On January 12th, all Cedar students attended mandatory sessions conducted by the Principal and Administration team to better understand the policy and their rights and responsibilities under its umbrella. Emphasis was made on how to proceed and lodge formal complaints. There was discussion on which appropriate and legal terminology one should use, and in what context, including legal terms and their meanings, such as “Respondent”, “Grievant”, “Consent”, “Harassment” and “Bullying.” A lot of stress was placed on maintaining respectful and courteous relationships with everyone on campus.

Students were also given important details regarding the legal system and procedures to report instances of harassment to the newly formed “panel” and “committee.” This committee will comprise of third-party and senior management members and will deal with cases brought forth in a “fair, timely, and confidential” manner. All members of the committee will practice impartiality.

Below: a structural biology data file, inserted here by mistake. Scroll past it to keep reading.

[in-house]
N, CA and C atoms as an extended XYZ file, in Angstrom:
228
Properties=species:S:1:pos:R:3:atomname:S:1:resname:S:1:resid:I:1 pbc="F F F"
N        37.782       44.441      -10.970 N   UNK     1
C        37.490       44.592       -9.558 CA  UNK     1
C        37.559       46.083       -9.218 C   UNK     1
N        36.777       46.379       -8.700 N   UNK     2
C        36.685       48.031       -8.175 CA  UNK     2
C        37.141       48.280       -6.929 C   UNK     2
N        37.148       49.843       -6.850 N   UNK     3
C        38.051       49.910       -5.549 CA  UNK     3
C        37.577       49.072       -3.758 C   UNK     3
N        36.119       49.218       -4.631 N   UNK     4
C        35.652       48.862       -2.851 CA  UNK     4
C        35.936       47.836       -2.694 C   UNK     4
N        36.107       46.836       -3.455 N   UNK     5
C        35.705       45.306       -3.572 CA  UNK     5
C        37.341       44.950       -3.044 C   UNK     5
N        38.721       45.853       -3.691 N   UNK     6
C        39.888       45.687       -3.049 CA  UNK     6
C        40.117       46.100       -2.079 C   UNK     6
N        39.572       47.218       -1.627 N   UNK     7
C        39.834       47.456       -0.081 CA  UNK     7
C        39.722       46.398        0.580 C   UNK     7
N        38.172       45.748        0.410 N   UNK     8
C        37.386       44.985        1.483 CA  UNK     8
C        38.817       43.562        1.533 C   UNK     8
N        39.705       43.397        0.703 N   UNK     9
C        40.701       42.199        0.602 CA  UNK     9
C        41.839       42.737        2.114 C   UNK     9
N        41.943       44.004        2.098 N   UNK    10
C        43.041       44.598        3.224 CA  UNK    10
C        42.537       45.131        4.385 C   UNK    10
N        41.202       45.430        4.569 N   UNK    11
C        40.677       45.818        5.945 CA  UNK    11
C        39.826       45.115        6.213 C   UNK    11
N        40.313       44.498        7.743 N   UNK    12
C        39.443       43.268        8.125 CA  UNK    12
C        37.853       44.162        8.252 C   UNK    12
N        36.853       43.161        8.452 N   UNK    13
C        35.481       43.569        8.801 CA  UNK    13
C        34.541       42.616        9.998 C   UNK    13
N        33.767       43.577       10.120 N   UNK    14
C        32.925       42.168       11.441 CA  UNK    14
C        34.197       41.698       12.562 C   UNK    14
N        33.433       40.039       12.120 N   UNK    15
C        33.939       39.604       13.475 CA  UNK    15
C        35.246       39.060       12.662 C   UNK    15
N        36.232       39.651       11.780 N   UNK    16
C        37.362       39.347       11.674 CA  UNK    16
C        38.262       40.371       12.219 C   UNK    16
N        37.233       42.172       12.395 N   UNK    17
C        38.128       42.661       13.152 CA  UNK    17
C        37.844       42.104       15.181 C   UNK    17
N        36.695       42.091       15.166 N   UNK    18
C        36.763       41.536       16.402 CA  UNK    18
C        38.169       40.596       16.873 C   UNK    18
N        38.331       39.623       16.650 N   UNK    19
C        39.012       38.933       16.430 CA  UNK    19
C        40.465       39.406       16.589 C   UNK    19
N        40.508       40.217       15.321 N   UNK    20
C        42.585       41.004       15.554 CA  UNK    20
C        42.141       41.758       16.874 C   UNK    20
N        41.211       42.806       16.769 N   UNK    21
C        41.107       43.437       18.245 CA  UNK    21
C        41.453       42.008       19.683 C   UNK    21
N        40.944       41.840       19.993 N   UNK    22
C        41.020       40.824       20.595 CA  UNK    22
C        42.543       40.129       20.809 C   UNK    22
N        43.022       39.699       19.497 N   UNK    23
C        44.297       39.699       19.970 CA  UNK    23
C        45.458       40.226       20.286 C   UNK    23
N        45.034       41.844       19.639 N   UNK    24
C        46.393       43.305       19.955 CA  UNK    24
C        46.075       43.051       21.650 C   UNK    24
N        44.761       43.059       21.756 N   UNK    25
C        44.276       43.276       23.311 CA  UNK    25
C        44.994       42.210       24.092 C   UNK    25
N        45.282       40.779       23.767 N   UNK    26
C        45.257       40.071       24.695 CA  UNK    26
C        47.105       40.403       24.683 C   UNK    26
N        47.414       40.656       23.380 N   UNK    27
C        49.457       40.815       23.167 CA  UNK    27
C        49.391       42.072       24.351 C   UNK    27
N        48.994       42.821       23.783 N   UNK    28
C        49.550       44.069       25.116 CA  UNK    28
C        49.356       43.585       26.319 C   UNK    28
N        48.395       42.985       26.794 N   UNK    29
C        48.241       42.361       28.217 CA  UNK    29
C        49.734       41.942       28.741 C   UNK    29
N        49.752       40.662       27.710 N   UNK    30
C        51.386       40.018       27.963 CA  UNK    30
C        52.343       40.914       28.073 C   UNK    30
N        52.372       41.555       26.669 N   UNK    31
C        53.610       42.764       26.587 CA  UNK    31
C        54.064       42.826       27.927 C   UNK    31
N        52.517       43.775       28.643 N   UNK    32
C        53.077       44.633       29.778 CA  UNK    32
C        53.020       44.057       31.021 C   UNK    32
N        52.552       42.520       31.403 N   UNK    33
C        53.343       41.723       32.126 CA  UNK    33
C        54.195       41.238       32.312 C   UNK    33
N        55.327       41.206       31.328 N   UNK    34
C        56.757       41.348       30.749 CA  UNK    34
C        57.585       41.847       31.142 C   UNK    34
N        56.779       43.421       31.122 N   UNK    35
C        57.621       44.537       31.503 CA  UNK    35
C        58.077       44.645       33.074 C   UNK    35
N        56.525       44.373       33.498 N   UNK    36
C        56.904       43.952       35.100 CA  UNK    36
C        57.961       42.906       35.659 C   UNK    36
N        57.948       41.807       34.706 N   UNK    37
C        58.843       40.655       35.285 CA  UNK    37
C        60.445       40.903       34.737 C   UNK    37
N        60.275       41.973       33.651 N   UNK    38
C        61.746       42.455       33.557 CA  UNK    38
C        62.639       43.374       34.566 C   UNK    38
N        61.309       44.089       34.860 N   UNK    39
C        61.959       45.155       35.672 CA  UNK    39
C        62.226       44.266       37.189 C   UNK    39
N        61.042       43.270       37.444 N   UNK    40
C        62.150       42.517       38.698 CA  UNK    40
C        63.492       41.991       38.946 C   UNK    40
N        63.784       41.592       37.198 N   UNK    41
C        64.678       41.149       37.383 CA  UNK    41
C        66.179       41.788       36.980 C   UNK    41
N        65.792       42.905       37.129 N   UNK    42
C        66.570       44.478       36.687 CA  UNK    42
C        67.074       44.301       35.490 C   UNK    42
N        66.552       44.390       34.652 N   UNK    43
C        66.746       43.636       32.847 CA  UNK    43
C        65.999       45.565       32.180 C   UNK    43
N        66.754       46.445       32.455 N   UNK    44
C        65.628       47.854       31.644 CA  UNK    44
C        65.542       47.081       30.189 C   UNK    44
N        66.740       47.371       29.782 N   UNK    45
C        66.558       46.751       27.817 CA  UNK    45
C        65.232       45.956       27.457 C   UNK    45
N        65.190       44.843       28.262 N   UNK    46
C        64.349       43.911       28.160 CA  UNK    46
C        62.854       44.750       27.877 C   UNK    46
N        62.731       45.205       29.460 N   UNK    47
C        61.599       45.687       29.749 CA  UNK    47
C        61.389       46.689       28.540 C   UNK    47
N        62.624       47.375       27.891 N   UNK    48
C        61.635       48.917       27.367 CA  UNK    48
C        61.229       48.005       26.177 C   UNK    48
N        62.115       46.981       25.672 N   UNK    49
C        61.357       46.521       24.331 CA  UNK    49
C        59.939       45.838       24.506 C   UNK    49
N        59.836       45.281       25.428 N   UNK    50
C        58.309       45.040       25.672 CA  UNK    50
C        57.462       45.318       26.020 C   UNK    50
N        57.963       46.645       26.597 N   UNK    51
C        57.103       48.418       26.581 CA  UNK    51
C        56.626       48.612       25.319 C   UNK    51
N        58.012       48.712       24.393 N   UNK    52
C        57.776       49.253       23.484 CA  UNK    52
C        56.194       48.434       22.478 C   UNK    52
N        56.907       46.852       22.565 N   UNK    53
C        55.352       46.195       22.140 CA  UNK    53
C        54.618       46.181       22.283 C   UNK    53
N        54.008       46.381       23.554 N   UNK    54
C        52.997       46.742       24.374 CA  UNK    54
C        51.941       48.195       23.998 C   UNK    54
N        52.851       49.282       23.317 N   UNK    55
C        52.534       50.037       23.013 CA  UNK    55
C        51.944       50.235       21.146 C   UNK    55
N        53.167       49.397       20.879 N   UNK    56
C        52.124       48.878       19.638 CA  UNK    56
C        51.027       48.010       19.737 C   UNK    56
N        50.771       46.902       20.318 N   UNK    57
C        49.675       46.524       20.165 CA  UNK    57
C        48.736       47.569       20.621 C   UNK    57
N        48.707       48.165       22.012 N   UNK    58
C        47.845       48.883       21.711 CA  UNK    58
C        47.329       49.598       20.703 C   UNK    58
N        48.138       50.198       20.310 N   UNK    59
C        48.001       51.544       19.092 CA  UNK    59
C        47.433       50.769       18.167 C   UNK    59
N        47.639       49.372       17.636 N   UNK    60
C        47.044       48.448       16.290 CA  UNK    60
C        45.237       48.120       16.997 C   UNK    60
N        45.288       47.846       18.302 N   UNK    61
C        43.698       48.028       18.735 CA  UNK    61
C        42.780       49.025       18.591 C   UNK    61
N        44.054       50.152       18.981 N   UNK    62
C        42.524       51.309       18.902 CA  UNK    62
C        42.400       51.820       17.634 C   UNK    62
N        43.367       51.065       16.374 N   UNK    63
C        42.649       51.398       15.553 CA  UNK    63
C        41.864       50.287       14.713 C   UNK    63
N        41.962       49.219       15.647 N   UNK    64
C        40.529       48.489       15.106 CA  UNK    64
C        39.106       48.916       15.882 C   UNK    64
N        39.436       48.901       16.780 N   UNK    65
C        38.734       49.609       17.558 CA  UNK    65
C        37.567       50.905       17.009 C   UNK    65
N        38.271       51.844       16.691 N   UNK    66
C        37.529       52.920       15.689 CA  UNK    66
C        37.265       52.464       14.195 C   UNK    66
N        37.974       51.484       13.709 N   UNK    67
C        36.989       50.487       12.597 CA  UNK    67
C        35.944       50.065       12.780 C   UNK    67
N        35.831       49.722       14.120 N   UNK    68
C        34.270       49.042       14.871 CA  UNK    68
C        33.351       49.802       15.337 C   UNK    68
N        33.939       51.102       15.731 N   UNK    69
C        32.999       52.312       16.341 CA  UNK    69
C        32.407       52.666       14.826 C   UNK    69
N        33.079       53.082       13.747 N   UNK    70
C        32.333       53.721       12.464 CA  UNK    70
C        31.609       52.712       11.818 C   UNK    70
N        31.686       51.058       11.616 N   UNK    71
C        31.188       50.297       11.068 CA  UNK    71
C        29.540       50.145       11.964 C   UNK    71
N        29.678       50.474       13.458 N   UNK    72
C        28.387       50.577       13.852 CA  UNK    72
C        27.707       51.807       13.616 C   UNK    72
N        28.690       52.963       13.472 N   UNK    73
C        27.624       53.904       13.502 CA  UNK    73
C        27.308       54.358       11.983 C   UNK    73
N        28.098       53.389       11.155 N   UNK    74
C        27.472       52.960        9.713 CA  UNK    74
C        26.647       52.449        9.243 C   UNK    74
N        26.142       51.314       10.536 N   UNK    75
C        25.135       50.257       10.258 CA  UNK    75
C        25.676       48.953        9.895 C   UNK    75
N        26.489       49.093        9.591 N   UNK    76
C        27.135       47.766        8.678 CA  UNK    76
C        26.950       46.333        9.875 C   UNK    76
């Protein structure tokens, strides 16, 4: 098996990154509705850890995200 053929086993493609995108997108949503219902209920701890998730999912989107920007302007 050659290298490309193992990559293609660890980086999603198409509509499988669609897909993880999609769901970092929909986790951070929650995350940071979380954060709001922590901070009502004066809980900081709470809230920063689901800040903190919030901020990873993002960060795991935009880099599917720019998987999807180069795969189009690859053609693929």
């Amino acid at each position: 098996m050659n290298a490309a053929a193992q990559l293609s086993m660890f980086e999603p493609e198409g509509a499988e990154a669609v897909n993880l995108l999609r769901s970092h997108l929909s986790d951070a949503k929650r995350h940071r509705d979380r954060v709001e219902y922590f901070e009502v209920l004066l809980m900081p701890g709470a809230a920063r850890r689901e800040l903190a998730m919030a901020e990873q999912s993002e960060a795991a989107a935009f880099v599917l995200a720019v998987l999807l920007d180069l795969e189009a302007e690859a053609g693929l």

“At any given time, at least one member of the Committee will be a woman and the third member will be an impartial individual from outside Cedar.”

The policy also explains both primary and secondary types of offenses as well as the disciplinary consequences that anyone involved will face, such as:


  • Bullying, Cyberbullying, Harassment and/or Sexual Harassment.
  • Falsifying a complaint or evidence leading to defamation of character.
  • Lying/deliberately misleading the investigation process.


  • Active assistance to a bully/harasser before, during or after the incident in question.
  • Failure to disclose information about the offense during an ongoing investigation.

Where it applies?